Introducing – placescapes

IMG_7061There’s an accumulation of notes and images that I’ve made, or had in mind that are loosely about ‘place’, that I’d thought would become a single post on this blog. They’ve been drifting around for while now – certainly since writing an earlier post on ‘particularity‘; but I’ve been waiting to unearth some keystone of information to bring the strands together in a coherent story-arc. No such thing has yet emerged and some de-cluttering of the desk and head are needed.

So, instead of a focused and considered piece of writing with illustrations, I’m going to put the notes and images in a series of occasional posts largely as they are, a hotch-potch of thoughts, memories and images about places – places I’ve been to, or that I’ve seen, or heard, through other people’s eyes and maybe ears – through paintings, prints, photographs, writing, music…often those places are landscapes but they’re also town streets, marginal land, gardens, places in transition such as demolition sites or scrub clearance in fields; or ‘temporary places’ where something stays only a while but transforms a space, like a temporary public artwork, or a street market. They’ll be under the title of Placescapes.

For decades now I’ve been having continuous conversations, usually with myself, about what makes a place and why I’m attracted to, or disenchanted by, particular places but I’m beginning to regret that I’ve not talked about or shown things that have caught my imagination or given me pleasure. I’ve been looking at some great blogs lately, not all place-based, but blogs where people share their quiet passion for their subject, show their creative processes or think aloud, engagingly; for example, two Bristol-based people, Eddie Proctor and Landscapism, and James Russell who blogs about 20thC British art, Artlog by Clive Hicks-Jenkins from Wales, That’s How the Light gets in, Jerry Cordon from Liverpool and London-based Spitalfields Life. I’ve really enjoyed, and been inspired by their posts to be a bit more public myself and maybe make some links with other …’lociphiles’?! All these blogs are by men, I think (uncertain about gender of The Gentle Author of Spitalfields Life!) – pleased to hear of women blogging in these territories.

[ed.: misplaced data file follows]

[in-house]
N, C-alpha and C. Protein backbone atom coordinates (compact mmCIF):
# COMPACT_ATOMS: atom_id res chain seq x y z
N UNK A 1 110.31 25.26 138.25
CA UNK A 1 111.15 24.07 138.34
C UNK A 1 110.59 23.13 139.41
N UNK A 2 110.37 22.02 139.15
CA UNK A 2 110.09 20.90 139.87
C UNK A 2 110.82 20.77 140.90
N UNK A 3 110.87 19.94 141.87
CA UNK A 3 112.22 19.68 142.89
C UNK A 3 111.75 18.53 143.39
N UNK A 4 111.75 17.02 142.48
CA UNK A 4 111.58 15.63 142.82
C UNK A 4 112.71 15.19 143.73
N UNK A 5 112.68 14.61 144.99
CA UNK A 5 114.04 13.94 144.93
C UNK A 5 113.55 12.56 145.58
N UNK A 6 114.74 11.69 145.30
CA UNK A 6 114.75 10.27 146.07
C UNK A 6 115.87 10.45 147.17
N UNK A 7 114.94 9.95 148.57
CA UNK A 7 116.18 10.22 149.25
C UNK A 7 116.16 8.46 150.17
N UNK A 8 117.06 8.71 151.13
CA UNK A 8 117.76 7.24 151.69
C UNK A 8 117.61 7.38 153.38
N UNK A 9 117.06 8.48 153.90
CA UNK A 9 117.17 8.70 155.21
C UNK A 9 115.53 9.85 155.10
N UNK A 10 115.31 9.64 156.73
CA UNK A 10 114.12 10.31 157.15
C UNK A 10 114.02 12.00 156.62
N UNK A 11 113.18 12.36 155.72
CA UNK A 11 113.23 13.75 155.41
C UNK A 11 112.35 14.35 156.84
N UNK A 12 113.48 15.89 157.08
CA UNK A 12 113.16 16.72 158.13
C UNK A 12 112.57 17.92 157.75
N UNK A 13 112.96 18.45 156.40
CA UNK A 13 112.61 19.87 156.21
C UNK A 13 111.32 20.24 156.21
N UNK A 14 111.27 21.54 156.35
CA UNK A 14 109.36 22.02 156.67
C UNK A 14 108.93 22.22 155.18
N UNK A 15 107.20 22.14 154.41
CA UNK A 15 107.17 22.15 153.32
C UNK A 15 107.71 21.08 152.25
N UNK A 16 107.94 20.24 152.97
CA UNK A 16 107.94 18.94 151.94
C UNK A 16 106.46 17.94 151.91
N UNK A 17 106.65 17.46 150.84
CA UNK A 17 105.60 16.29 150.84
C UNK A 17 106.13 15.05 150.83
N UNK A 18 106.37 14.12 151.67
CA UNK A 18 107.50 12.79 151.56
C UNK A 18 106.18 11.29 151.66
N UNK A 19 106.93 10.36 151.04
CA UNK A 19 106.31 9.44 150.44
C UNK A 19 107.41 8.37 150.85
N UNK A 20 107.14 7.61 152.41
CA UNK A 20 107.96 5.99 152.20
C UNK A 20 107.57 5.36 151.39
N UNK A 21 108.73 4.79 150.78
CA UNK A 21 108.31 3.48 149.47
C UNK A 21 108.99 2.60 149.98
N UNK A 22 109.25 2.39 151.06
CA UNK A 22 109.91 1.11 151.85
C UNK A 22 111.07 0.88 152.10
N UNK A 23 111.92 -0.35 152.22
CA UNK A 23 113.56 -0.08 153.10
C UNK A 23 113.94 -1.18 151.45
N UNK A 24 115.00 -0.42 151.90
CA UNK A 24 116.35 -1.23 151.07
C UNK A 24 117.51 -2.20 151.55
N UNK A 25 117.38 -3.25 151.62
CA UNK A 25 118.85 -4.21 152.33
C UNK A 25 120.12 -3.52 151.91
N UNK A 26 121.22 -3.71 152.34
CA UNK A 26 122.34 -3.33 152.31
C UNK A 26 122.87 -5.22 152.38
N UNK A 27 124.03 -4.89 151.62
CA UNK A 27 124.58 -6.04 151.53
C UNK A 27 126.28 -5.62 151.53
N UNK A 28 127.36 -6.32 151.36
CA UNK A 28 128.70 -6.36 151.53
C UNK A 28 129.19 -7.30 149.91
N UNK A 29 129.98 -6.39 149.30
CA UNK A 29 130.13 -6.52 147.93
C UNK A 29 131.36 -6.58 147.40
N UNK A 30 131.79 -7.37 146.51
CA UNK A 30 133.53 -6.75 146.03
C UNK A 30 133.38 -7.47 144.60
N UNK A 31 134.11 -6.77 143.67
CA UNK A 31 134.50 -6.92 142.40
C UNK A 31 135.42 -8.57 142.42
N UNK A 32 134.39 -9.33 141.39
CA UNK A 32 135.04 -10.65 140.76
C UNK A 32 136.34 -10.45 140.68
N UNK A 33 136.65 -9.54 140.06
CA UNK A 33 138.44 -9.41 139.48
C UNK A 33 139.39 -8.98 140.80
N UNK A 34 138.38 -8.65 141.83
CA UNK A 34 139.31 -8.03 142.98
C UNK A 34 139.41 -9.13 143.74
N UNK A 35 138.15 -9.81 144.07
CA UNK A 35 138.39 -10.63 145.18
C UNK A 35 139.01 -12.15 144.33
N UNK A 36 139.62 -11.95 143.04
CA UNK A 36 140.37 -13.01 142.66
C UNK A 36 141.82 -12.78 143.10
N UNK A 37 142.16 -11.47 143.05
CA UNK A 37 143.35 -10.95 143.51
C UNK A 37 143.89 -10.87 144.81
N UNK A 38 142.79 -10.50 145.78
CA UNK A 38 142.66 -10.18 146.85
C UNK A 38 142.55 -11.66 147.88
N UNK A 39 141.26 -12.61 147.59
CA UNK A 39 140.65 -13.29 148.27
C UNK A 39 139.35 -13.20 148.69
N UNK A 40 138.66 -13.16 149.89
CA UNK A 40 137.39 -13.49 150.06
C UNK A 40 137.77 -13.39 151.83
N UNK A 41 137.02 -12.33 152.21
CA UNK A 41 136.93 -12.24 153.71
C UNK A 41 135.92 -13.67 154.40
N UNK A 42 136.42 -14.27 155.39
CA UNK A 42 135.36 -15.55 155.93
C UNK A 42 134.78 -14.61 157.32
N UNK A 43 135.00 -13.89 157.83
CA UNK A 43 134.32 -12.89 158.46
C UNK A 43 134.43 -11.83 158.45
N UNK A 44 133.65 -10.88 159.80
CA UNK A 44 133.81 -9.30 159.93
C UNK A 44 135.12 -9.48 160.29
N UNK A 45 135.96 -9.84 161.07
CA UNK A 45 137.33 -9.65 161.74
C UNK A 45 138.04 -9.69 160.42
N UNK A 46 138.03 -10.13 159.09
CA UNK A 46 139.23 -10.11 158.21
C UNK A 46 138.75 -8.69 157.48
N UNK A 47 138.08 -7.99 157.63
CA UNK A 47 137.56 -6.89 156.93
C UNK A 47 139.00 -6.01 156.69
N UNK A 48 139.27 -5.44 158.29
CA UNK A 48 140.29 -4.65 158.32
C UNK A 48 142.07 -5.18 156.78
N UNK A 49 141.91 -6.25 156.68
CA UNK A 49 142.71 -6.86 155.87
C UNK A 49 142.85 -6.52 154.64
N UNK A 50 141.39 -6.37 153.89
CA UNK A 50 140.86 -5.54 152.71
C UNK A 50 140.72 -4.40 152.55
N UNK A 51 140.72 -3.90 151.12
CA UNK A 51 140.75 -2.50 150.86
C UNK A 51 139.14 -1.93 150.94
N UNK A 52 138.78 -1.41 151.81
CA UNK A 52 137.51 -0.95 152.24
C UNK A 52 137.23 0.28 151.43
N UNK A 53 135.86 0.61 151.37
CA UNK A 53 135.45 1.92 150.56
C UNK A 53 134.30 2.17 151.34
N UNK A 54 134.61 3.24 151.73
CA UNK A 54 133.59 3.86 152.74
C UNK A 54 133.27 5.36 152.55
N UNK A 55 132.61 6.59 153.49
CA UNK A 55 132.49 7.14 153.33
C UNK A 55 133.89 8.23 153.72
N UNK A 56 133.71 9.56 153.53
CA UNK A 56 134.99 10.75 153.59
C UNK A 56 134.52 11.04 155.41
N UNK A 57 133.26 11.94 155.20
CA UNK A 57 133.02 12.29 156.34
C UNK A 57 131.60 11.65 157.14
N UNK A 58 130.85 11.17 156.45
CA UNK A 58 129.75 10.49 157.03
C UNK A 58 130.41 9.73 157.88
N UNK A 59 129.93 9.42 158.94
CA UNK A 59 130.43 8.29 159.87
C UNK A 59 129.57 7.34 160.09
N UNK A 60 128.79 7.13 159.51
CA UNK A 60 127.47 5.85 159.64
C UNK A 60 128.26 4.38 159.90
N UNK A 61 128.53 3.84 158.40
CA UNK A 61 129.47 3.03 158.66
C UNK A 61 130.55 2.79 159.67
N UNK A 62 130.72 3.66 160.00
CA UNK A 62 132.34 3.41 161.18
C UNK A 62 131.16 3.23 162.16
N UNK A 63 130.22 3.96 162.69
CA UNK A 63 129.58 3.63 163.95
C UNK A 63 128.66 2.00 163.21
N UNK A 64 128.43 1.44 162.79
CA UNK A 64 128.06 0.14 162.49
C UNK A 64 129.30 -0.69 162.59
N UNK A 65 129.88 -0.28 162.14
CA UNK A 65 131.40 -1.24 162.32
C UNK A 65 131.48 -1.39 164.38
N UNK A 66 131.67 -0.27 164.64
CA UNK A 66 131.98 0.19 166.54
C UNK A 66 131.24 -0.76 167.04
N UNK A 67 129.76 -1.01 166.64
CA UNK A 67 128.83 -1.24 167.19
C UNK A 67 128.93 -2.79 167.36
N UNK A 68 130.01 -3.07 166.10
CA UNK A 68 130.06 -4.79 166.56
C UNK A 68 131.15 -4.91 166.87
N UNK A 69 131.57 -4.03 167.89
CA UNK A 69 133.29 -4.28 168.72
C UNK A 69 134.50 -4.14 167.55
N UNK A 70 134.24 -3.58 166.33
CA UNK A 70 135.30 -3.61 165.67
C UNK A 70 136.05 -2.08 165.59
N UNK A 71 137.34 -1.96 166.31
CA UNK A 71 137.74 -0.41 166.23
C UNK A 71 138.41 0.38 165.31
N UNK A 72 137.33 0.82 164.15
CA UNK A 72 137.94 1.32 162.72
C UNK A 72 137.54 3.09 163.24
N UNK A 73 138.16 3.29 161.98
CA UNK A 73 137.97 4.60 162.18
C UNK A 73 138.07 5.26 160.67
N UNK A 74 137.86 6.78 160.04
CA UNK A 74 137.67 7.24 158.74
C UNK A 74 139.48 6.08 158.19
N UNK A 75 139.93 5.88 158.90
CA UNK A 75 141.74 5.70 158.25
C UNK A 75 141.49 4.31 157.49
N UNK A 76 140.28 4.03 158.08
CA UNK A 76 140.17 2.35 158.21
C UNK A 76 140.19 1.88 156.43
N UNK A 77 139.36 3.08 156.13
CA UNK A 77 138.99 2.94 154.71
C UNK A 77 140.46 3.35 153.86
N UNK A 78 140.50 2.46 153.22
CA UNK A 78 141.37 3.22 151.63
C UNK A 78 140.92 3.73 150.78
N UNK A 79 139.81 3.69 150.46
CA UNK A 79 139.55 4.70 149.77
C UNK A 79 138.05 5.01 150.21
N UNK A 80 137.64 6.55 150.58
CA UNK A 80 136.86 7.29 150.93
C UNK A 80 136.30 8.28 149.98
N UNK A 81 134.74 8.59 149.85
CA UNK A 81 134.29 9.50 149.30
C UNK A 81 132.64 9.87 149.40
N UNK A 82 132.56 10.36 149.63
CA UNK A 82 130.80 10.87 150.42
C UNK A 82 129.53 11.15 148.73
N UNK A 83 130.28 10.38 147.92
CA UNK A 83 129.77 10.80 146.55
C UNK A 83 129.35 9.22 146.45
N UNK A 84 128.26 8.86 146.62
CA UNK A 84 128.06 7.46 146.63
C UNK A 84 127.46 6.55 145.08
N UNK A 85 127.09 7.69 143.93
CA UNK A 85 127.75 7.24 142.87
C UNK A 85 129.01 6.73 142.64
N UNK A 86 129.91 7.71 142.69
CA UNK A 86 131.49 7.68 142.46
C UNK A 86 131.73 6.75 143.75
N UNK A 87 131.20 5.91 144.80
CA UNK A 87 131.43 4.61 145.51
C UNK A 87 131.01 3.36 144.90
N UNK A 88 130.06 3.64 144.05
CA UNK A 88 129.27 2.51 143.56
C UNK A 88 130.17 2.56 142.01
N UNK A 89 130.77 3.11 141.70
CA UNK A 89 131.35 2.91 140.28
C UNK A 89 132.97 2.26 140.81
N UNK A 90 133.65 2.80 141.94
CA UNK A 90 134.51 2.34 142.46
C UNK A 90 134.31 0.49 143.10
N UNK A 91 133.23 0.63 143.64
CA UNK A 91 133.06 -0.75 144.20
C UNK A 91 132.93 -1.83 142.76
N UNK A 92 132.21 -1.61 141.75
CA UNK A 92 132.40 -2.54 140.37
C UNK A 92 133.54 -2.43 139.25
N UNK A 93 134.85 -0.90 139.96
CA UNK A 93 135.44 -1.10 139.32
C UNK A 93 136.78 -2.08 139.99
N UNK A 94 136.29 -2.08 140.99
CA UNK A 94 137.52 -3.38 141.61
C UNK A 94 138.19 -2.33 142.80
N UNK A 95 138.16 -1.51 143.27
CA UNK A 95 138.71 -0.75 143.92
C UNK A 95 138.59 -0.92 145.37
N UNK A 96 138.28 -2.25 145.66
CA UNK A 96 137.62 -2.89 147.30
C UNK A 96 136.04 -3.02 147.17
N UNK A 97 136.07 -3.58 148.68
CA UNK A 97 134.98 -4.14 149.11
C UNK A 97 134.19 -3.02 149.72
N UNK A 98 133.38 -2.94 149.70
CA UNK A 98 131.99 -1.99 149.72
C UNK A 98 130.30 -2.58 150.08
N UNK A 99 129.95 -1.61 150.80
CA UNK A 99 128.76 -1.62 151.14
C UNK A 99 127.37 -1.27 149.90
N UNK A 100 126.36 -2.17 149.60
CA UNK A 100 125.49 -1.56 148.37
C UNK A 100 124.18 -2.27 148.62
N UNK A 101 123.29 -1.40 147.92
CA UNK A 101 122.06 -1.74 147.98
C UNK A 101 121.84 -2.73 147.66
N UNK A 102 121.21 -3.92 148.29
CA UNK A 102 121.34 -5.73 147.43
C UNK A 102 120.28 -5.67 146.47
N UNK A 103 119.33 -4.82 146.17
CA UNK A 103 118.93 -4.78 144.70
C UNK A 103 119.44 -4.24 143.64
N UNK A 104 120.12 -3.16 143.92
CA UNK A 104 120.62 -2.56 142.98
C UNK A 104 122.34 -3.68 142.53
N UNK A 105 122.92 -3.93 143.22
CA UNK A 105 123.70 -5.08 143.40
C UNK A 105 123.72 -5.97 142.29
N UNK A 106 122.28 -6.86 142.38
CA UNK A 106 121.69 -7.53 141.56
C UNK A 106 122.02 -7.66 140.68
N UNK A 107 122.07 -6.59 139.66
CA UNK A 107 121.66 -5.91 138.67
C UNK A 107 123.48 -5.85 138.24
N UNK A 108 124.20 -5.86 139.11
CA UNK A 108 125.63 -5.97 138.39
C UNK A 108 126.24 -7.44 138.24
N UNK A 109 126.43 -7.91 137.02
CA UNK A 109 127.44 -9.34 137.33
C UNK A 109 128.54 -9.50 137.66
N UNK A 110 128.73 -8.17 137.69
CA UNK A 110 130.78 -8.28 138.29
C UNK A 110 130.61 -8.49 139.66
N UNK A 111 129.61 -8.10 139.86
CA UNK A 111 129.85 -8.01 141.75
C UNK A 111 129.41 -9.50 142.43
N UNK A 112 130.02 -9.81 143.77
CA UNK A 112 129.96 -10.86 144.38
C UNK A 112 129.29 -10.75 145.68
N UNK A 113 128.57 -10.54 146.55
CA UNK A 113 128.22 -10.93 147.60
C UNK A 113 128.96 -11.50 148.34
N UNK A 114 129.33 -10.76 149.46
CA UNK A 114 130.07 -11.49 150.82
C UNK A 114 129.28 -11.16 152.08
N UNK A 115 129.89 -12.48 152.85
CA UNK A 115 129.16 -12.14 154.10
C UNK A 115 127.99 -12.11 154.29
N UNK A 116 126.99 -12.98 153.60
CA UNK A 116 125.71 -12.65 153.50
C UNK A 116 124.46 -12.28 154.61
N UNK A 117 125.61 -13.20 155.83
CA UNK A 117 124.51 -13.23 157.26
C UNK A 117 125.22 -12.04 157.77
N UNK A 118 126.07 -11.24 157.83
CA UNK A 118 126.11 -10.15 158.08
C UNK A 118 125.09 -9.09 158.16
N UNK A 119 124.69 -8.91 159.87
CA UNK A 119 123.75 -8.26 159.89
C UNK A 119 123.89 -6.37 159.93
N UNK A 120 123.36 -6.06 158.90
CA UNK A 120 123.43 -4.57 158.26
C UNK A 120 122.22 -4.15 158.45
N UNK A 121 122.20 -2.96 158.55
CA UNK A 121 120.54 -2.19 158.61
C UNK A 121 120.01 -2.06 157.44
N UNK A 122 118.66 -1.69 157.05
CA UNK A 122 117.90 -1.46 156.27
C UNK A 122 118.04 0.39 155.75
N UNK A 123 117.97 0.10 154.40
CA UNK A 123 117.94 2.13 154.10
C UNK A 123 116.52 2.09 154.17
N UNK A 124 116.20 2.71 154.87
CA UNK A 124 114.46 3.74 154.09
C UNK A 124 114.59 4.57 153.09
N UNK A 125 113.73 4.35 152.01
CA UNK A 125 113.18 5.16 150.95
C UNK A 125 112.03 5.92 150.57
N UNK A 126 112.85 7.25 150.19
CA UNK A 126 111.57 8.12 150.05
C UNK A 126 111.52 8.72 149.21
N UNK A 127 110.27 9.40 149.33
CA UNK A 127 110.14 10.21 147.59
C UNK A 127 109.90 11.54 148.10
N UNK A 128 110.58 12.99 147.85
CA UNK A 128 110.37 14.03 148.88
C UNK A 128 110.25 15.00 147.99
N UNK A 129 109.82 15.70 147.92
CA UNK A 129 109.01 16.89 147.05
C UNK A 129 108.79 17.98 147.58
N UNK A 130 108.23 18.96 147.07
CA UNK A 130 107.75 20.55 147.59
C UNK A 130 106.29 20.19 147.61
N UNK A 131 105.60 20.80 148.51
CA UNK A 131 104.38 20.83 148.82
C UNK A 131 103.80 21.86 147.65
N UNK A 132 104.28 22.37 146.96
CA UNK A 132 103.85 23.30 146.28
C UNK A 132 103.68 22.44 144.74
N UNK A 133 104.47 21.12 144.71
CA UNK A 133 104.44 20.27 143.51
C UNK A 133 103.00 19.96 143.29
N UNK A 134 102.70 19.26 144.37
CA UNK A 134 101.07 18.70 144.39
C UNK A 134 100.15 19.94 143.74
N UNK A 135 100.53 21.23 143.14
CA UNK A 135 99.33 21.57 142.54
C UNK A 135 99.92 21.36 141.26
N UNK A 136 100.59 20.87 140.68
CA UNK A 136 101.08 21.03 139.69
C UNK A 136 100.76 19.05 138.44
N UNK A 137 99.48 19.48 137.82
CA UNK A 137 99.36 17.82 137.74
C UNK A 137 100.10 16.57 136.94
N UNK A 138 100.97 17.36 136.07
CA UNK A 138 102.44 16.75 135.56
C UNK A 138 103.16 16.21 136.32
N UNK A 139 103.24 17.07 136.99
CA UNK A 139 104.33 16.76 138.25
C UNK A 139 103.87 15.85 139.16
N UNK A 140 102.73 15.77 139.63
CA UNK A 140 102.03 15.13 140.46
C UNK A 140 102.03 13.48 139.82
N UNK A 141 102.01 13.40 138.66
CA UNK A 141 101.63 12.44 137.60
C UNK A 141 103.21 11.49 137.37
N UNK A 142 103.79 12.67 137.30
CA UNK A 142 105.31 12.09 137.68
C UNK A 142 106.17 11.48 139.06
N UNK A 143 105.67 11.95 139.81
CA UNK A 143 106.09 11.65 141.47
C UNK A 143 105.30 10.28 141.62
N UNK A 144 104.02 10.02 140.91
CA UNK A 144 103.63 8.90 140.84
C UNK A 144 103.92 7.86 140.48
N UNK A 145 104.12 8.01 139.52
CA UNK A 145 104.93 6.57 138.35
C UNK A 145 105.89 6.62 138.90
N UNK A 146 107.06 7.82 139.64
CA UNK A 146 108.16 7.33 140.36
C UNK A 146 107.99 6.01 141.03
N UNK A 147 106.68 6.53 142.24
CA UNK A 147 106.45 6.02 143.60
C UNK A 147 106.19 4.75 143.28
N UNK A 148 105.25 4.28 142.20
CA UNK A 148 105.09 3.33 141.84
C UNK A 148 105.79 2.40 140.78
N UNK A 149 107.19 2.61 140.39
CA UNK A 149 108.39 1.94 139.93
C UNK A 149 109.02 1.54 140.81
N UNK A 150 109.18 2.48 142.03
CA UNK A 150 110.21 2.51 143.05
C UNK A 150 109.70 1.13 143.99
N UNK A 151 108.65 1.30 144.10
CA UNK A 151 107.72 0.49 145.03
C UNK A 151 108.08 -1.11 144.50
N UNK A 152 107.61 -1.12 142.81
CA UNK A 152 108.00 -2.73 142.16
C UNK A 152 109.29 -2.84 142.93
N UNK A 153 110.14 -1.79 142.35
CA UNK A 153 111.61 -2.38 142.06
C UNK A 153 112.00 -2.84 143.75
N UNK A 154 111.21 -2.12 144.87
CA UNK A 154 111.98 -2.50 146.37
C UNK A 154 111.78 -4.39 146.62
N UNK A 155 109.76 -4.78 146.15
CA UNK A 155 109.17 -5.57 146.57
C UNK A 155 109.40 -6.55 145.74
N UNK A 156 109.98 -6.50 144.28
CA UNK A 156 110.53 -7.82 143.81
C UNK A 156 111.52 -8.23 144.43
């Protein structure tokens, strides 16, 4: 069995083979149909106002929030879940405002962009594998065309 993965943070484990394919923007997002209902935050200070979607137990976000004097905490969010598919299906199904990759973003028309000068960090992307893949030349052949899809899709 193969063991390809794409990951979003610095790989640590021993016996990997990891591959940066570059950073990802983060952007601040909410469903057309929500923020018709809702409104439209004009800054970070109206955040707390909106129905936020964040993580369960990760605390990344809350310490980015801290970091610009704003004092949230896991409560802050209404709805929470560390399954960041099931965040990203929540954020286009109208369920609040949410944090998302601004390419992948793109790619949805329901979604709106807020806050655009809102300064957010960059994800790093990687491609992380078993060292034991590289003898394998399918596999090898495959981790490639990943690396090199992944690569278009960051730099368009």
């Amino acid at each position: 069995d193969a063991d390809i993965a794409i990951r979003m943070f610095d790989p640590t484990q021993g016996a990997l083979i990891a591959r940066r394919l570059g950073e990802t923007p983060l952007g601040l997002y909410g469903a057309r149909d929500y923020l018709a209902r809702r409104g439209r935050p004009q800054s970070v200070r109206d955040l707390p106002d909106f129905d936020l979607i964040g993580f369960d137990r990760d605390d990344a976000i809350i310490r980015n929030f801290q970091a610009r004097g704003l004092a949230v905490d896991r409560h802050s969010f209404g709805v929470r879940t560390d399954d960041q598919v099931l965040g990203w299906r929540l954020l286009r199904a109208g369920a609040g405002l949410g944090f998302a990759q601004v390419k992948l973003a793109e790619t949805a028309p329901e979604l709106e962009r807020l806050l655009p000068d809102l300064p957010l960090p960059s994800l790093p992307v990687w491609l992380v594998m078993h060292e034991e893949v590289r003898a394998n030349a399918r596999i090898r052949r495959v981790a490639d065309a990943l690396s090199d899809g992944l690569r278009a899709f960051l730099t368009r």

No academic analysis or thoughtful critique, the posts will be more of a sketchbook – notes/musings, memories, pictures from exhibitions, photos of outings, links to websites, references to artworks or writing – the kind of stuff that gets thrown up while burrowing around a sense of place.

Photos: top – Easton-in-Gordano, below, Kelston Hill and fields near Bath.

Kelston-02Kelston-01

 

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